5 purchases you shouldn't skimp onOllie Geiger
In a world packed with options for consumers, when does it make sense to put price aside and buy exactly what you want?
Placing cost in the back seat may seem ridiculous in today's competitive marketplace. But on certain purchases, getting precisely what you need is the only way to go. While it may not be wise to make extravagant choiceswhen buying the following items, trying too hard to save money on them may be an even bigger mistake.
These are five purchases you shouldn't skimp on.
Why shouldn't you skimp on a mattress? The average person sleeps 7.5 hours per night. The average mattress has a lifespan of more than 10 years. That means the next time you walk out of your local mattress store, you should be ready to spend more than 27,000 hours atop the thing you're carrying.
But aren't all mattresses pretty good nowadays? While the mattress you buy today may be better than your last one, you shouldn't ignore the cumulative effect that 27,000 hours of anything can have on you. Even if the mattress you prefer is only 5 percent more comfortable than a cheaper one, that's 27,000 hours of 5 percent more comfort. Would you sacrifice that for a little extra up-front cost?
Like mattresses, today's cars are generally better than their older counterparts. But also like a mattress, your car is an item that will be closely tied to your existence for the time you own it. For this reason, it's key that you make a list of features you need in your new car before you visit the lot. It's important to stick to this list when you choose your car - even if a "deal" on a lesser vehicle tempts you to do otherwise.
Buying a car that doesn't quite fit your needs - whether it's too small, slow or aged - is a sure recipe for ongoing discomfort. But like a free kitten in front of a grocery store, an ill-suited vehicle can enter your possession very easily. When it's sitting on the lot with a fresh coat of wax and an attractive price on the window, a car that lacks features you need - four-wheel drive, for example - may tempt you. But remember that you and that car will likely be together for many miles - and possibly some winter snowstorms.
On the surface, a vacation can seem like a prime opportunity to save money: It's a non-essential purchase that exists only in your memory - and possibly on your credit card statement - once those glorious two weeks are over. So how can you go wrong by trying to save on vacations? Easy: by taking ones that are too short or skipping them completely.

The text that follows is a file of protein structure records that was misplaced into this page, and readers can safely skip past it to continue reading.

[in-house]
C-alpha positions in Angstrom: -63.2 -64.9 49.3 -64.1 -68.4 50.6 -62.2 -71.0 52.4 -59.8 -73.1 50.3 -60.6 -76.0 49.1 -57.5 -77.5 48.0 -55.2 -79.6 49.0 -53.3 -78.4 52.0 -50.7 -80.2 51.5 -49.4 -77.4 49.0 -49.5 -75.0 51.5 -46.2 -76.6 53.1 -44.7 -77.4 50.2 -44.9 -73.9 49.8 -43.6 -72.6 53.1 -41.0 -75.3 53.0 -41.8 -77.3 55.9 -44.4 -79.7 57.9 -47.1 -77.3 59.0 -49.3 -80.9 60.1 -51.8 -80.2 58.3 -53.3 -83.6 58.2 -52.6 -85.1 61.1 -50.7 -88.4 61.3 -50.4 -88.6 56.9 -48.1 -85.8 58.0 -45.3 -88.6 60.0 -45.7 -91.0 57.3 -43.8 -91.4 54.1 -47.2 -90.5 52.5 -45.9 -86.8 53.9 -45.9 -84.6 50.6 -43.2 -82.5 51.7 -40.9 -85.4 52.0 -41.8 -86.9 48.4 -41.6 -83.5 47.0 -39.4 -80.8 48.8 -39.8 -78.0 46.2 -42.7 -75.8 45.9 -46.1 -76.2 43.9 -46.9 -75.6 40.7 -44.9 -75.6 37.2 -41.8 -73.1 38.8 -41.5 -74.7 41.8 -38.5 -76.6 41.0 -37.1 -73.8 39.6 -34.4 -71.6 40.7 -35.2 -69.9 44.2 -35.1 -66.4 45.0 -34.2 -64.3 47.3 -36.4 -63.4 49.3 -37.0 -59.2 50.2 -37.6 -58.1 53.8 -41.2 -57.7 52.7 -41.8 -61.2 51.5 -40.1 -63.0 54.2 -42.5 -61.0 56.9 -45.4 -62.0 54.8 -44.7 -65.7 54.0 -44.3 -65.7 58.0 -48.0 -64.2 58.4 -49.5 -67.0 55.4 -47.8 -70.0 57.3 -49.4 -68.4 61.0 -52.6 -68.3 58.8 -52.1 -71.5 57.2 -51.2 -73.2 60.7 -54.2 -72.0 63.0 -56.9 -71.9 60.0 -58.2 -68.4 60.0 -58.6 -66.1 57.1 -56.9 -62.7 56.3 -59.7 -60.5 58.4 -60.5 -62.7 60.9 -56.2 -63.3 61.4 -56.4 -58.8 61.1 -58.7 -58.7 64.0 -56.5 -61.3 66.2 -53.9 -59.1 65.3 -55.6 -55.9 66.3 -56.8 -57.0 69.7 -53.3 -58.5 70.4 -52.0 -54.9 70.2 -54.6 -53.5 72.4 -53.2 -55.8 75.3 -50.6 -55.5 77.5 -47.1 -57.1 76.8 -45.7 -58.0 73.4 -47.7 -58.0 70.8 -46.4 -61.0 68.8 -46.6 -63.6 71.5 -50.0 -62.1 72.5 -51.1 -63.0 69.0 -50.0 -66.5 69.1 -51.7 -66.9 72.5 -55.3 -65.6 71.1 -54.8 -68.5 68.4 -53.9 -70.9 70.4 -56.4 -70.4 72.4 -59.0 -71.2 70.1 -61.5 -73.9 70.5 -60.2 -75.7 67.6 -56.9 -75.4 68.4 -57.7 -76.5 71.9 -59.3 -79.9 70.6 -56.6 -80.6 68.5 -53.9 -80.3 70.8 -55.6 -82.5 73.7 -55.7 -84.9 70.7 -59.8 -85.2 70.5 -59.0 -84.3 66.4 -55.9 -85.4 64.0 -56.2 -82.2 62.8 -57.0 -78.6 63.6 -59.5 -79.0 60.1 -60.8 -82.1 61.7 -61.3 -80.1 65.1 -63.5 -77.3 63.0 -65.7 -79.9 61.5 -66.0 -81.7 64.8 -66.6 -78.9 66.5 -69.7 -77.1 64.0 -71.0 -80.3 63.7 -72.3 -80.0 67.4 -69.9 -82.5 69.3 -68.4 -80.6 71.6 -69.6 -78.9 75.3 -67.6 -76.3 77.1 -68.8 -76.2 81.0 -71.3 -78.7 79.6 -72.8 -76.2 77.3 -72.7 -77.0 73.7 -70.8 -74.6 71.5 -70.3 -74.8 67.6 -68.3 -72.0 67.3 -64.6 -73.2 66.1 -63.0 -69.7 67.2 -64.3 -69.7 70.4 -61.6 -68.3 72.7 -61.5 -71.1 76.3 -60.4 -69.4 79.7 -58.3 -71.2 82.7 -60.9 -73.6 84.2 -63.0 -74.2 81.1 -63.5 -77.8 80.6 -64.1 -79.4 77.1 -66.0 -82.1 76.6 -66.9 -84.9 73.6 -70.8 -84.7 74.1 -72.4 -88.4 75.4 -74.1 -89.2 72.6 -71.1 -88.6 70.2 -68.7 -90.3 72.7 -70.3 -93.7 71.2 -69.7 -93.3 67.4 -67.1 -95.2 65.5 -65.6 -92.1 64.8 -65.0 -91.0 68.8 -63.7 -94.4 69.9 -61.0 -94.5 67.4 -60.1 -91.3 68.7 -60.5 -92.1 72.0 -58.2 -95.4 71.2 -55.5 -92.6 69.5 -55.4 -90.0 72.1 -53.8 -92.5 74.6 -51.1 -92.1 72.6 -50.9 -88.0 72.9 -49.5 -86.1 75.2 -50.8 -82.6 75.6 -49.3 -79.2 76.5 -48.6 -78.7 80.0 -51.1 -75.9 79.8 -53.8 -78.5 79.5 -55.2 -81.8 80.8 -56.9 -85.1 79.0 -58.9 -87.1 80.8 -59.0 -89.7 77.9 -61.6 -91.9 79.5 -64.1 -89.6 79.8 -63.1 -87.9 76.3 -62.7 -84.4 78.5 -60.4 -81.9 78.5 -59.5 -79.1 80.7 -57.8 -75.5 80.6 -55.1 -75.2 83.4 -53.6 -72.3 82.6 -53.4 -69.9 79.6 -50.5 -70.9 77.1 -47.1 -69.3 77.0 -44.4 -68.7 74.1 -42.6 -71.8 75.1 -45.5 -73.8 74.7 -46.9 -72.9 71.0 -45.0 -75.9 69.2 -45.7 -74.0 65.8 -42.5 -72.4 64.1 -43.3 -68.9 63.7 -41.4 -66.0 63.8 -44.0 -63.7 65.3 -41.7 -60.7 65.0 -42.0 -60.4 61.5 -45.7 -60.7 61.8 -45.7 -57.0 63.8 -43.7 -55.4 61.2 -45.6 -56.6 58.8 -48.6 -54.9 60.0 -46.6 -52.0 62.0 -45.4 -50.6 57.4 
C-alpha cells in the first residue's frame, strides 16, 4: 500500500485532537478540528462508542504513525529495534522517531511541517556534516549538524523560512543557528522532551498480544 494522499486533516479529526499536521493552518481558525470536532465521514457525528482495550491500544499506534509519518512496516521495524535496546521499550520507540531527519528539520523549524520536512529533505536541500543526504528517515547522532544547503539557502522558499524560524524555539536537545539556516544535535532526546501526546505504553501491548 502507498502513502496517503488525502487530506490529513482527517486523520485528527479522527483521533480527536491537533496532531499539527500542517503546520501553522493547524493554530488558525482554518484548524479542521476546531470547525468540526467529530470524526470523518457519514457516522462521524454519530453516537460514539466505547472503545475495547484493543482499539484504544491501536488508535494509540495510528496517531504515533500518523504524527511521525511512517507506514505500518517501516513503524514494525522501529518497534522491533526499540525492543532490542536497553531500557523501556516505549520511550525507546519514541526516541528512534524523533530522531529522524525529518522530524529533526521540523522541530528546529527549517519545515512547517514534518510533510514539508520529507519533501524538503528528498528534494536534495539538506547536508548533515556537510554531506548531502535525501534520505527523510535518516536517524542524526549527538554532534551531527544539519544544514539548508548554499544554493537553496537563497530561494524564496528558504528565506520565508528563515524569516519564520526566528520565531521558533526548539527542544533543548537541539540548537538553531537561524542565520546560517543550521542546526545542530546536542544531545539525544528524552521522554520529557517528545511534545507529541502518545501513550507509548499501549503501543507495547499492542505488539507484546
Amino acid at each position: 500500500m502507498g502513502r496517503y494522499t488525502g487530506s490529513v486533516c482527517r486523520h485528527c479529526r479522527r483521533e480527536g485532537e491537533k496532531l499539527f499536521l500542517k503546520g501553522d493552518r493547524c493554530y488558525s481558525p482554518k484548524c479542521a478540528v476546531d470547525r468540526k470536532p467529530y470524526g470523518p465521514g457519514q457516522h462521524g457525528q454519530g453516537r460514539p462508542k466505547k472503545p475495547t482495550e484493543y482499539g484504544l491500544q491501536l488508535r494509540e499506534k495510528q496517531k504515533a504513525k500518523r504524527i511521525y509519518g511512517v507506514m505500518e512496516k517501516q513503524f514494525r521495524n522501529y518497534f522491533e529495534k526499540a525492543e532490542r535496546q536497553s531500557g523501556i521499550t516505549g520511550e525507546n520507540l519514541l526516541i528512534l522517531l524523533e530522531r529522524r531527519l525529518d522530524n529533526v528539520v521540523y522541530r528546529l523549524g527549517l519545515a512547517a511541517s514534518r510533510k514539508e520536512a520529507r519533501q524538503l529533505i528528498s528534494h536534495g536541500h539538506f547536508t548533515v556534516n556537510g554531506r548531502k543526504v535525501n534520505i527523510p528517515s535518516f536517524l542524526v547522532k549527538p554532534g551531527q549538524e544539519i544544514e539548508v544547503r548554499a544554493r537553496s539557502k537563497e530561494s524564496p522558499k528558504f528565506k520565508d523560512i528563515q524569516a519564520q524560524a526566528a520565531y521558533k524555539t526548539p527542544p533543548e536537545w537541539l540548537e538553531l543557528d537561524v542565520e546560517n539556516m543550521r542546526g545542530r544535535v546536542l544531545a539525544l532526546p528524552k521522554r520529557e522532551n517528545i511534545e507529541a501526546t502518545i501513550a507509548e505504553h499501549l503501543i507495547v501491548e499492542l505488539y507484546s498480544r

According to the Mayo Clinic, stress can contribute to ailments including heart disease, obesity, depression, sleep problems, digestive problems, memory impairments and skin problems. But even if you don't consider vacation a long-term stress-reliever, think of this: You have a choice between possessing two types of memories in old age. The first type involves rich experiences abroad, seeing the world with family and friends. The second type involves the knowledge that you saved money on airfare and hotel accommodations for many years. The decision is yours.
Given the prominence of coupons and big-box discount stores today, groceries are another realm that appears ripe for saving. But while there's much said in the personal finance world about the dangers of going shopping on an empty stomach, doing the opposite isn't necessarily the cure: Going when you're not hungry at all - or simply trying too hard to cut back on your grocery bill - can also end up costing you more.
How so? Even though your appetite may not be present when you're shopping, rest assured it will return. When it does, having a lightly stocked cupboard can lead to you venturing out in search of food - and the options you find there are likely to be more costly and less healthy than the items you would have picked up at the store. Save yourself time and money by tossing what you really need into your shopping cart instead.
Gifts for your spouse
Have the previous purchases seemed like counterintuitive choices? If so, you may be glad to see this exquisitely obvious item on the list. While you shouldn't use money as a proxy for love in your relationships, spending less than your partner expects on a gift is likely to send a message that only someone who enjoys sleeping alone on a couch would ever want to send.
Again, this shouldn't be taken as an excuse for reckless spending - many husbands and wives may find unpaid credit card bills more bothersome than cheap gifts. But when it comes to a choice between two options of slightly different costs, choosing the more expensive one may offer some reasonably priced insurance against marital discord.